Friday, December 13, 2013

2013 CFAR grant recipients

Announcing the 2013 Capita Foundation Auditory Research Grant Recipients

Alain Dabdoub, Ph.D.
University of Toronto
Project:  “Induction of Cochlear Neurons by Defined Transcription Factors”
Auditory neurons (AN’s) play a critical role in hearing as they transmit sound information from the inner ear to the brain and their progressive degeneration is associated with disease conditions, excessive noise and aging.  AN’s are like most neurons in the brain, they lack the ability to regenerate.  Therefore, the loss of these cells leads to permanent hearing impairment and methods for inducing neuron replacement and regeneration have yet to be fully developed.

Daniel Bendor, Ph.D.
University College London


Project:  “Optimizing the Encoding of Temporal Information in an Auditory Cortical Prosthetic”

James Simmons, Ph.D.
Brown University
Project:  A Novel Biological Model for Protection from Noise-Induced Hearing Loss”
Bats live in close proximity to lots of other bats, and they regularly undergo prolonged exposure to intense sound at 80-110 dB SPL.  We found that big brown bats do not experience temporary or permanent threshold shifts (TTS, PTS) after exposure to intense noise at levels and durations that cause massive hearing losses in other mammals like humans, monkeys, cats, mice, and gerbils.  Can brown bats prove to be useful in providing a key to successful noise protection in humans?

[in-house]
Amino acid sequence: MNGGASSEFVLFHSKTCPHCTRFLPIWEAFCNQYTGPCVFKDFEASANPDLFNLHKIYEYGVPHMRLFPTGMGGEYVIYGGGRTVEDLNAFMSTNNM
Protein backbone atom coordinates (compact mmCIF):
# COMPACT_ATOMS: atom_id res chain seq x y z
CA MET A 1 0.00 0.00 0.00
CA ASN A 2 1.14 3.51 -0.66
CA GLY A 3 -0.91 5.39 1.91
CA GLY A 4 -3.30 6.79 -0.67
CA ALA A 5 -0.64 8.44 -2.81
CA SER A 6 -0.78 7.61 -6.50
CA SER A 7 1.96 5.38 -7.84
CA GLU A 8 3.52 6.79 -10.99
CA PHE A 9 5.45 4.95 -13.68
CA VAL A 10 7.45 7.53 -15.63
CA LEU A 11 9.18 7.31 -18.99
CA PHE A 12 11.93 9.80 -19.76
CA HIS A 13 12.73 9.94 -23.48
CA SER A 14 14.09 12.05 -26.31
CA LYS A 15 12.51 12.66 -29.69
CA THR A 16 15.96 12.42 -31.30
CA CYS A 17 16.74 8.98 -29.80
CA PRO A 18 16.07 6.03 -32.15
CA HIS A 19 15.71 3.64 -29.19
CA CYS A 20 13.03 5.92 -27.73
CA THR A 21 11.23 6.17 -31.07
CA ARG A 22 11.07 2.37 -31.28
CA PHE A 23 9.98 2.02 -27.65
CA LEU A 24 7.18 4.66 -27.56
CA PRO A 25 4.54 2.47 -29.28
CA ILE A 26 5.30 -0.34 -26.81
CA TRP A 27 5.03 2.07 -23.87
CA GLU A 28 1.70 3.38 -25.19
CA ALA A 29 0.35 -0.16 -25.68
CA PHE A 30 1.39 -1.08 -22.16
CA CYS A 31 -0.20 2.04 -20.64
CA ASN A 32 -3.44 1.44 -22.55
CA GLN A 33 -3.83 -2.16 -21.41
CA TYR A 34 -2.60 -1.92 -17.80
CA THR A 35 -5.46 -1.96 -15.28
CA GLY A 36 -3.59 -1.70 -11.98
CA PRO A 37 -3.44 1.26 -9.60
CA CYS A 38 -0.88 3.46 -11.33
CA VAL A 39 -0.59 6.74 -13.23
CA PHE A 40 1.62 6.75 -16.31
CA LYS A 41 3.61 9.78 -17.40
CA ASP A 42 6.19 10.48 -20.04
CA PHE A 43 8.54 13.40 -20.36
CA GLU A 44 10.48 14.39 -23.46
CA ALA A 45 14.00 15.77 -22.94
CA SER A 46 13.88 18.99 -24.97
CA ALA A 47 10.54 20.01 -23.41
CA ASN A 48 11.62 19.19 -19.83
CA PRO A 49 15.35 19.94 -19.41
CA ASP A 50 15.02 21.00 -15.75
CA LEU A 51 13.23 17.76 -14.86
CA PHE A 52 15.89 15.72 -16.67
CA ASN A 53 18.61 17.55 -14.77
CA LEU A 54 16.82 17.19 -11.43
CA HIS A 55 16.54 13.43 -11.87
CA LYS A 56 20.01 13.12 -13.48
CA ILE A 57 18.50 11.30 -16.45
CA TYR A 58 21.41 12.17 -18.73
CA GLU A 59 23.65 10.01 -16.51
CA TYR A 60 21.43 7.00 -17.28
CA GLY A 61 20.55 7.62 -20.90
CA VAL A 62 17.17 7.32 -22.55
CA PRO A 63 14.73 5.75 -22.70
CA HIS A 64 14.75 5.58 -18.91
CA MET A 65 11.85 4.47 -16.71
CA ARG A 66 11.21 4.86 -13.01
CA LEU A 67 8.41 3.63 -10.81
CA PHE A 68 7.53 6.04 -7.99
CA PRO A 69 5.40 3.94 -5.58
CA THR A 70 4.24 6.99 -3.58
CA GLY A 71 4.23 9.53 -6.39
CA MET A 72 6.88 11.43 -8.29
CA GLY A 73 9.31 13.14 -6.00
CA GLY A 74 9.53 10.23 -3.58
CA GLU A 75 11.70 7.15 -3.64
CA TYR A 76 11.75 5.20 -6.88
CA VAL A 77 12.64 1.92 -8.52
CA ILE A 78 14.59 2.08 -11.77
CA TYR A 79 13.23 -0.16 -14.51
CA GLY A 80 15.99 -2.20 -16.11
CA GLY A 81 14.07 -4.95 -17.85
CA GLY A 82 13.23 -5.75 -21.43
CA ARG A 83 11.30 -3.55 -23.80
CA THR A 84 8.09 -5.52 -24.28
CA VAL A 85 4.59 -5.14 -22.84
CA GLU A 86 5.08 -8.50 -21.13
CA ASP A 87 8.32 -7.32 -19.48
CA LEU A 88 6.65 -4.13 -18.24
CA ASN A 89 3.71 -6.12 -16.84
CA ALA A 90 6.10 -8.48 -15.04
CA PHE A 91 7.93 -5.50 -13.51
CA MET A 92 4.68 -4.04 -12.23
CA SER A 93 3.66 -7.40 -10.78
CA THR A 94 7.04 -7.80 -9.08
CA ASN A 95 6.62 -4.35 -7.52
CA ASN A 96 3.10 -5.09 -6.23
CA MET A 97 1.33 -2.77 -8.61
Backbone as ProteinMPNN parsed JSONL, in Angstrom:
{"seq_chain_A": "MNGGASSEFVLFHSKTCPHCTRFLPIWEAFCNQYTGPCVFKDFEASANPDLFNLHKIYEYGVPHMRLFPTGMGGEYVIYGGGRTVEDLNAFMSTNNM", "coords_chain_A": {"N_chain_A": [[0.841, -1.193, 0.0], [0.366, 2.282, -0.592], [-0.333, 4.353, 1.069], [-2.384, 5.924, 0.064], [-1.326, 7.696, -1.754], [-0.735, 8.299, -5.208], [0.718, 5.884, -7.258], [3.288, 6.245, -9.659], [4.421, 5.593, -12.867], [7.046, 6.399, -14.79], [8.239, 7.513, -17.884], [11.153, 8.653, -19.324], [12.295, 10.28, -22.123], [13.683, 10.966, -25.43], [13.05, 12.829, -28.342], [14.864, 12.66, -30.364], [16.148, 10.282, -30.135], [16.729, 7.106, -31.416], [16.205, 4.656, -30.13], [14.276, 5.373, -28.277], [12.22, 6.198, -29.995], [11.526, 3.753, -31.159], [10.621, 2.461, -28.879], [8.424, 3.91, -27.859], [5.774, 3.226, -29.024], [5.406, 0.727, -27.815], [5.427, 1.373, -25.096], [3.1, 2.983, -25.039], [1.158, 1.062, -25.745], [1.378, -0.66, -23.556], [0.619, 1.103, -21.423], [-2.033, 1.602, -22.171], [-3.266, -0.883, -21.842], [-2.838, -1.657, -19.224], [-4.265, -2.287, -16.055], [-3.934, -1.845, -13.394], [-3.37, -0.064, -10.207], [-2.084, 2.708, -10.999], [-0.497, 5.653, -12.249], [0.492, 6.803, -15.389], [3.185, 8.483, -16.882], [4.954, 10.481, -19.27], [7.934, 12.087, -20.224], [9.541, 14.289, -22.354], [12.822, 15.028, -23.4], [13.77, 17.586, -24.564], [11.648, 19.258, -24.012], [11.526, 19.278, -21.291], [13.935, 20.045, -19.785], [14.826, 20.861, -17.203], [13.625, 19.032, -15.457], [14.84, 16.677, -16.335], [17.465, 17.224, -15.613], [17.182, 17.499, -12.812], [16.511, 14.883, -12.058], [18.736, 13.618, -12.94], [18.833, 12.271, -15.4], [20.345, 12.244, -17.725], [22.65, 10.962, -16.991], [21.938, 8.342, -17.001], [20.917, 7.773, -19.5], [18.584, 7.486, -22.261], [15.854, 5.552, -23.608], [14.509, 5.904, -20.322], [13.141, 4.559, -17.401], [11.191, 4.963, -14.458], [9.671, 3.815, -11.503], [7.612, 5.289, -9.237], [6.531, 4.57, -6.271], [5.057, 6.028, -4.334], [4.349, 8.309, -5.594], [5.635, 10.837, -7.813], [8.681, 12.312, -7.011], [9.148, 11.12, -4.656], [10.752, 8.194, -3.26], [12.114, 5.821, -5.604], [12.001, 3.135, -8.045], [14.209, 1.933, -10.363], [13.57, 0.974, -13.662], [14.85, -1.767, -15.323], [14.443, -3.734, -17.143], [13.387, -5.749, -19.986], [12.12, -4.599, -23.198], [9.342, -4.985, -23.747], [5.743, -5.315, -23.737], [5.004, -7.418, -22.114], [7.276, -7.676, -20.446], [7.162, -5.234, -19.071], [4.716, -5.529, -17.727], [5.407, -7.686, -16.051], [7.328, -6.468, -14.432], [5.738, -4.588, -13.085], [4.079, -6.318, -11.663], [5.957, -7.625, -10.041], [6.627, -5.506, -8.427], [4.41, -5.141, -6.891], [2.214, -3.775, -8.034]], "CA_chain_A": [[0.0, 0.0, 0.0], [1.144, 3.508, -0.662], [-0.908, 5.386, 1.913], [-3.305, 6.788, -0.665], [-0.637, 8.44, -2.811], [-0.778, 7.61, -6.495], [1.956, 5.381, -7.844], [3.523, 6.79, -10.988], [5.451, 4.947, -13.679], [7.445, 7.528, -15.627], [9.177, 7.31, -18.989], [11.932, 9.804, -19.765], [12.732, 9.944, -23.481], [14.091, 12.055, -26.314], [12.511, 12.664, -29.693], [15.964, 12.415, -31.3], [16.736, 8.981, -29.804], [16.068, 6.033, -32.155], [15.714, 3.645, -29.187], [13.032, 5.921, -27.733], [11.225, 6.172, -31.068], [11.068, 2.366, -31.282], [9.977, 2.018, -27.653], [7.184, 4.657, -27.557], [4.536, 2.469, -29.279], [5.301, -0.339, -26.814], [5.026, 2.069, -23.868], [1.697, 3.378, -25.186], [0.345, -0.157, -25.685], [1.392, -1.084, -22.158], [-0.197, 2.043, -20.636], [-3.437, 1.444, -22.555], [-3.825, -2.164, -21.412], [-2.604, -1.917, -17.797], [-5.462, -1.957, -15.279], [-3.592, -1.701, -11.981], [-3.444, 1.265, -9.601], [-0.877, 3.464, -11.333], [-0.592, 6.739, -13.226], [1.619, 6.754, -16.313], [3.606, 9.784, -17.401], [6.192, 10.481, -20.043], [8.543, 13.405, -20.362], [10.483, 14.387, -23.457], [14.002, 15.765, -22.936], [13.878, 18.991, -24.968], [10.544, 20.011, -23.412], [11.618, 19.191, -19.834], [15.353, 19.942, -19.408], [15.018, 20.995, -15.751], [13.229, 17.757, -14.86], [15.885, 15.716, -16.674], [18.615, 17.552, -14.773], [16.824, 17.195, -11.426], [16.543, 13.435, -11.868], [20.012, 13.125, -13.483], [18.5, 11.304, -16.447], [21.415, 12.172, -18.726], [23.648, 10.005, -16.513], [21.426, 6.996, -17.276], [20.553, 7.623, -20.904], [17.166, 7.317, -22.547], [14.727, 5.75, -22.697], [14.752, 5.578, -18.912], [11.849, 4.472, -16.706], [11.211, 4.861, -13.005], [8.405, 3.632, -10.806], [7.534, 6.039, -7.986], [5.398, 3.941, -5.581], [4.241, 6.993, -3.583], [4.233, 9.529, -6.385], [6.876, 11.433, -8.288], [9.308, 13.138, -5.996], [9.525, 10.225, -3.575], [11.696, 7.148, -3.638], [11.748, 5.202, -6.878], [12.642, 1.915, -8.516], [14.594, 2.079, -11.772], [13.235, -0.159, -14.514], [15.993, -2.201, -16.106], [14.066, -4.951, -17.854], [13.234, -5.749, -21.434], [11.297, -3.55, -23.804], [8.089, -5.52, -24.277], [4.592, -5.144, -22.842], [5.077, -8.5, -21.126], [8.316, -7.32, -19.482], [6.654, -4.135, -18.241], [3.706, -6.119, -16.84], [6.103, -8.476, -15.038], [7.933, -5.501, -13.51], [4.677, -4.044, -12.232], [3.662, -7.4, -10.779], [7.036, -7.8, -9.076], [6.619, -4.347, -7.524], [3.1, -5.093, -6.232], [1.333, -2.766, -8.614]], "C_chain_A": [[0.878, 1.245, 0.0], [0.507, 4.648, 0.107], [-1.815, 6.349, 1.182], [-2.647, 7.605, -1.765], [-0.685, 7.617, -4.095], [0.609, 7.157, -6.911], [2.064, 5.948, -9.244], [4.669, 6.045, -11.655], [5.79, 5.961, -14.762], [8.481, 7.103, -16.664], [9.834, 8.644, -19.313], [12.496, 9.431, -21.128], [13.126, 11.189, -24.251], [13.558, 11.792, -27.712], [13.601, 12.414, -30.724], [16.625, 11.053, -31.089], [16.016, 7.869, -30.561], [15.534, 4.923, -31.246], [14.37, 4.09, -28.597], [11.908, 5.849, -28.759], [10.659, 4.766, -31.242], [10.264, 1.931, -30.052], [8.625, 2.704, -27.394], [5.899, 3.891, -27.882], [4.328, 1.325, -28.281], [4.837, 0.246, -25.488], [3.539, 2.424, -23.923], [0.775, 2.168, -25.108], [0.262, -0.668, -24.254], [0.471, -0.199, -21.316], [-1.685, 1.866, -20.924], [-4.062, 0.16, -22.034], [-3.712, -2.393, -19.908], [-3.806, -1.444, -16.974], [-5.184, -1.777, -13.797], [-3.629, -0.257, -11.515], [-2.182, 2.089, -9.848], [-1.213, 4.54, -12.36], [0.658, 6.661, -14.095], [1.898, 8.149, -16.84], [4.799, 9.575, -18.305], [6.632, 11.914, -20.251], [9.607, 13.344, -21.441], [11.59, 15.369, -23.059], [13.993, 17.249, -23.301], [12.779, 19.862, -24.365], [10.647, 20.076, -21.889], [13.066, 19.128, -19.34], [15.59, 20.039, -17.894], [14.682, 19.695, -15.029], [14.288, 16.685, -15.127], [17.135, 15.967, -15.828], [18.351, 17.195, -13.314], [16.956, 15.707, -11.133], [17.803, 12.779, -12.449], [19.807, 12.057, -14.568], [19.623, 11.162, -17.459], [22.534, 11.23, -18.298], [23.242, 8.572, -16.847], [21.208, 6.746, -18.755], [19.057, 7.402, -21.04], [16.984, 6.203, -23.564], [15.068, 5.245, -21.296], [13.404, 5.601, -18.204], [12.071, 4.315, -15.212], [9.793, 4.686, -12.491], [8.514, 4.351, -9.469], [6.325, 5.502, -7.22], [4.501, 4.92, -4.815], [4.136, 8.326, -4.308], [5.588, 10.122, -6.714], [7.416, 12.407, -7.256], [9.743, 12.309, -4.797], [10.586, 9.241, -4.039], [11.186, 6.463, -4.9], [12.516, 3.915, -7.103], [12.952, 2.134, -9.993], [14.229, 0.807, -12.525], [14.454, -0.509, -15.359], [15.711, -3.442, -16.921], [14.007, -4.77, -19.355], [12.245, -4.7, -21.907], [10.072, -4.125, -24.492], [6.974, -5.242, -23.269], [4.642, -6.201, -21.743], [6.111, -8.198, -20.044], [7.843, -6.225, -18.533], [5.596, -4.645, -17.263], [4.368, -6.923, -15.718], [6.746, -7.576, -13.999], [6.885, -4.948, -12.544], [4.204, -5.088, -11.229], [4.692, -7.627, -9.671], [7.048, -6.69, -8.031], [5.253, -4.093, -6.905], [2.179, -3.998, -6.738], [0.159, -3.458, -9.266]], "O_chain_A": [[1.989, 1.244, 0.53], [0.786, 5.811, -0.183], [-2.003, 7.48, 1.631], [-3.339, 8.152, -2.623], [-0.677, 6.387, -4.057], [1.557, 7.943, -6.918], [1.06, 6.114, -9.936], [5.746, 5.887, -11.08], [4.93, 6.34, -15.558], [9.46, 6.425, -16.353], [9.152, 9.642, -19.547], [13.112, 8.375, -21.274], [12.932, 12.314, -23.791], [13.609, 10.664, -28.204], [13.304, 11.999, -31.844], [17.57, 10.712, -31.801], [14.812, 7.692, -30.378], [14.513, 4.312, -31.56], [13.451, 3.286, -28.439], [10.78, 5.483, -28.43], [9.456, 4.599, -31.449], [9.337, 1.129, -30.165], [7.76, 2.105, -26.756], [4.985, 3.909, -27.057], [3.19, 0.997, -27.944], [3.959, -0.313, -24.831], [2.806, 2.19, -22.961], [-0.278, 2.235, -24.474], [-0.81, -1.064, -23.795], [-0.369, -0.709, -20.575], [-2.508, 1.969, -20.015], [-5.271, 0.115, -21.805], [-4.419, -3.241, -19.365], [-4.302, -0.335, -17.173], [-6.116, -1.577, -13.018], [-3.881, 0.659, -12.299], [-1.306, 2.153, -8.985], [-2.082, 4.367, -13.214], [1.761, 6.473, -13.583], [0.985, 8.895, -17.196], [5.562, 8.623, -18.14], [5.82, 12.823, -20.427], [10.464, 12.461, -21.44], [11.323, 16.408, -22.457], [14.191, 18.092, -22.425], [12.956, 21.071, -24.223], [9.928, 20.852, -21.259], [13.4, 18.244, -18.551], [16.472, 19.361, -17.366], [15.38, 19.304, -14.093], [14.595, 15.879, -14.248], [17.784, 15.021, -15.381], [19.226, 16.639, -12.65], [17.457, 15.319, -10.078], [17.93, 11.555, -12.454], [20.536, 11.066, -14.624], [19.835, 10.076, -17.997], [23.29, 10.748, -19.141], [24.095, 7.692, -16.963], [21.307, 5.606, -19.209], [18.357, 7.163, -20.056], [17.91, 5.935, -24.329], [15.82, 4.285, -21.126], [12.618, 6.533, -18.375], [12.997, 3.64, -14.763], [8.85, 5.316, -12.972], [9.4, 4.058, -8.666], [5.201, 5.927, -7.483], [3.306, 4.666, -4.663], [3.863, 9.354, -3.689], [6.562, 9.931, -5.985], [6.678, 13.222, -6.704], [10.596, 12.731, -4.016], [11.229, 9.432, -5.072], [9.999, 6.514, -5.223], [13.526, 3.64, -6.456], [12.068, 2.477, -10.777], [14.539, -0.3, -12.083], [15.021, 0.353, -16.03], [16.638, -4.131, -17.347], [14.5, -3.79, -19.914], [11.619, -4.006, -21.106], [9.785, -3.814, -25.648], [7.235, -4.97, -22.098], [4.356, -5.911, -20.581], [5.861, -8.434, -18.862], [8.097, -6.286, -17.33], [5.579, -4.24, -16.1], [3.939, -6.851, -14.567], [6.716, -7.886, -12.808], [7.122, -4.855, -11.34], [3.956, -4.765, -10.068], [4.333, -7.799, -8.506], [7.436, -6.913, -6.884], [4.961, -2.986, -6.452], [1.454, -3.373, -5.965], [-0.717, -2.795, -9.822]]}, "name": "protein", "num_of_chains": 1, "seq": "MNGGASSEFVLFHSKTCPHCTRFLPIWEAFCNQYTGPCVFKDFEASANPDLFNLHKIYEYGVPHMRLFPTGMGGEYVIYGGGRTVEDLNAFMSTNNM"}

Kazuaki Homma, Ph.D.
Northwestern University
Project: “Investigating Prestin’s Role in Outer Hair Cell Survival”
The objective of this study is to investigate how prestin contributes to survival of outer hair cells, the outcome of which could allow development of a novel strategy to reduce hearing impairment.
Lina Reiss, Ph.D.
Oregon Health & Science University
Project:  “Effects of Changing Frequency-to-Electrode Maps on Electrode Pitch Plasticity and Discrimination with Cochlear Implants”